“We wanted to ensure that there were engaging and safe resources for Franklin County youth that could help with social emotional skill acquisition and maintenance,” said Harlin. “Staying at home can be very isolating for youth even in the best circumstances; however for those with limited resources and tumultuous family situations it can be frightening.”

How It Works

Create Hope is open to all Franklin County youth ages 19 and under, and there is no charge to participate. Currently group classes are offered online twice a week, Mondays and Thursdays, from 1 to 2 p.m. for elementary students, and 3:30 to 4:30 p.m. for middle and high school students and older.

There is no registration necessary.

Using the Google meet link, youth sign into the designated room and time for their age group using a smart phone, tablet or computer.

For elementary students, the link is meet.google.com/chg-kfyj-dnu.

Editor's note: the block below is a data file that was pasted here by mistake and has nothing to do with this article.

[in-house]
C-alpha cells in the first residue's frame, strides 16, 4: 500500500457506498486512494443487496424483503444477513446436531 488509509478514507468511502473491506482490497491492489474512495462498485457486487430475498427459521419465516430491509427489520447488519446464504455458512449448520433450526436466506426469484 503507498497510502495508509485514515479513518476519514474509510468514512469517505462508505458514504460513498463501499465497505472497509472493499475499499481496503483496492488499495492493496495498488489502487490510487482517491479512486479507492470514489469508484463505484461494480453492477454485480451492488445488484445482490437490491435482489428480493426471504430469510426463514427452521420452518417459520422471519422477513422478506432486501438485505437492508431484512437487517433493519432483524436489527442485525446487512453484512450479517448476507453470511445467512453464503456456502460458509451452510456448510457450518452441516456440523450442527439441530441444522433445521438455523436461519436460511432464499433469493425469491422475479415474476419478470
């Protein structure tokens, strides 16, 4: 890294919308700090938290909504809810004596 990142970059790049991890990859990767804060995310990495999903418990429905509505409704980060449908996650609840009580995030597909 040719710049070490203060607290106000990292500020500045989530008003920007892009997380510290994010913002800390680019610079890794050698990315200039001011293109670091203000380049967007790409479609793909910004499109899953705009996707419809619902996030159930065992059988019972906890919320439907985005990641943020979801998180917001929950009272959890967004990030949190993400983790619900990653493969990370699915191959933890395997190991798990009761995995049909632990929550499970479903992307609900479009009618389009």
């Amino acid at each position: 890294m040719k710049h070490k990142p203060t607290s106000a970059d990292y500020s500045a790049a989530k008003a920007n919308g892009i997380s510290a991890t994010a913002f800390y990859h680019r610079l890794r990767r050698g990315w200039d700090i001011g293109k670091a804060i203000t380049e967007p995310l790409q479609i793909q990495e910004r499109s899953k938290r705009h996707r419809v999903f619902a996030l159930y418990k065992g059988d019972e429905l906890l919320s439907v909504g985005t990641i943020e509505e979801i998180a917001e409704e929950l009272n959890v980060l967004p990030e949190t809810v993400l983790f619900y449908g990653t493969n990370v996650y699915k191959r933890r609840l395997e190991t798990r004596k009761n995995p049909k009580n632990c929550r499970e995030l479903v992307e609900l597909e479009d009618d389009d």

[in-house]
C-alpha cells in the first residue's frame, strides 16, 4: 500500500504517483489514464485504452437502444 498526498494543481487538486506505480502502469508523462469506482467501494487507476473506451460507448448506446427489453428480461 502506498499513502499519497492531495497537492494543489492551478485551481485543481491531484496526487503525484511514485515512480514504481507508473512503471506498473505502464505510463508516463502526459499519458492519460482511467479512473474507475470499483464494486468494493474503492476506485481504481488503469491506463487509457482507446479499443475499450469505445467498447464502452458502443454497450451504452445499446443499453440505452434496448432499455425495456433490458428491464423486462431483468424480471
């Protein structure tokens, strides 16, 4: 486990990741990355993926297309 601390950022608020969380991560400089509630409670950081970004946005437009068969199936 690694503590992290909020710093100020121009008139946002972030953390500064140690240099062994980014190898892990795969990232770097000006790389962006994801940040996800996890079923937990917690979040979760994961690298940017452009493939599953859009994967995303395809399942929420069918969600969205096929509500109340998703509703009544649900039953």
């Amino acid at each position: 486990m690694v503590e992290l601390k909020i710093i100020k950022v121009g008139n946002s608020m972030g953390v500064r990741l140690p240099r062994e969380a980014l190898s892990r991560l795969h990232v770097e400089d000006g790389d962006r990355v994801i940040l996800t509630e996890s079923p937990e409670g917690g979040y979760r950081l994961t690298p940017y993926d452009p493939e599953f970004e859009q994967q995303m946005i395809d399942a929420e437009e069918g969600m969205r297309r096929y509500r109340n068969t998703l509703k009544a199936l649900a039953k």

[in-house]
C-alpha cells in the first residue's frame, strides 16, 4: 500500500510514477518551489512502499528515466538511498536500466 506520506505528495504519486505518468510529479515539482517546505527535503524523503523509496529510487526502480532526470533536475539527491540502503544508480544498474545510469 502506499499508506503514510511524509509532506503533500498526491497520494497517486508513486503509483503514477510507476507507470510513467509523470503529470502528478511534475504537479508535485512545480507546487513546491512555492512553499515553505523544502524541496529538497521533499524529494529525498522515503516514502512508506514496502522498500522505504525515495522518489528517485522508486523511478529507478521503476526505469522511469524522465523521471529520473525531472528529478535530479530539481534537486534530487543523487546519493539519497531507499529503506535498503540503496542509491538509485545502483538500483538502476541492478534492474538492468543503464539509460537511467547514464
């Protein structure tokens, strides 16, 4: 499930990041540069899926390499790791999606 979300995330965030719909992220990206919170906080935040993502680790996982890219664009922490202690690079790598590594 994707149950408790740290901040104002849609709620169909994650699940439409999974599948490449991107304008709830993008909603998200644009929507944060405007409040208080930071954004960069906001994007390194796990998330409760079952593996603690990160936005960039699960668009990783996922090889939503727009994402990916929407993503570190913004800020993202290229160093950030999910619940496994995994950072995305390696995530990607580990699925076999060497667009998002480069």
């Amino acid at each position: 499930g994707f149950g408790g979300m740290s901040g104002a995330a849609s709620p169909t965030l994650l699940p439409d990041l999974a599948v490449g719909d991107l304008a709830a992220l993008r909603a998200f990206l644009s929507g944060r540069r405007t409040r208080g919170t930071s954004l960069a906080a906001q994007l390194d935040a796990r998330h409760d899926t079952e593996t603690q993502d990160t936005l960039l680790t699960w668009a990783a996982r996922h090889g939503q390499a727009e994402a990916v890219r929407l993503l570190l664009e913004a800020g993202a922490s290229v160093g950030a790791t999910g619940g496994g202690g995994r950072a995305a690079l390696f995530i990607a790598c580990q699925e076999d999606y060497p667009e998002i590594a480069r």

For middle school students and older, the link is meet.google.com/pxd-jswp-hhg.

“Our staff are on the other side of the screen and will facilitate a creative group project that uses basic supplies most people have on hand and related discussion for the designated time,” said Harlin, noting students who are in need of supplies can privately message the staff, who will hand deliver materials to their homes.

All of the students who join the group can see each other and the instructor, said Harlin. The students all complete the same project and participate in a related group discussion, speaking to each other and to the instructors.

The instructors are ARTC specialists Michelle McClain, who has been with Preferred Family Healthcare for seven years, and Jill McClain, who has been with Preferred Family Healthcare for more than eight years. Both have an interest in creative intervention and its role in helping youth make personal changes, said Harlin.

The students have completed zentangle art (a form of meditative doodling that has patterns, or tangles, put together to form a Zen-tangle) using paper and any type of writing utensil based on feelings related to COVID-19, Harlin said.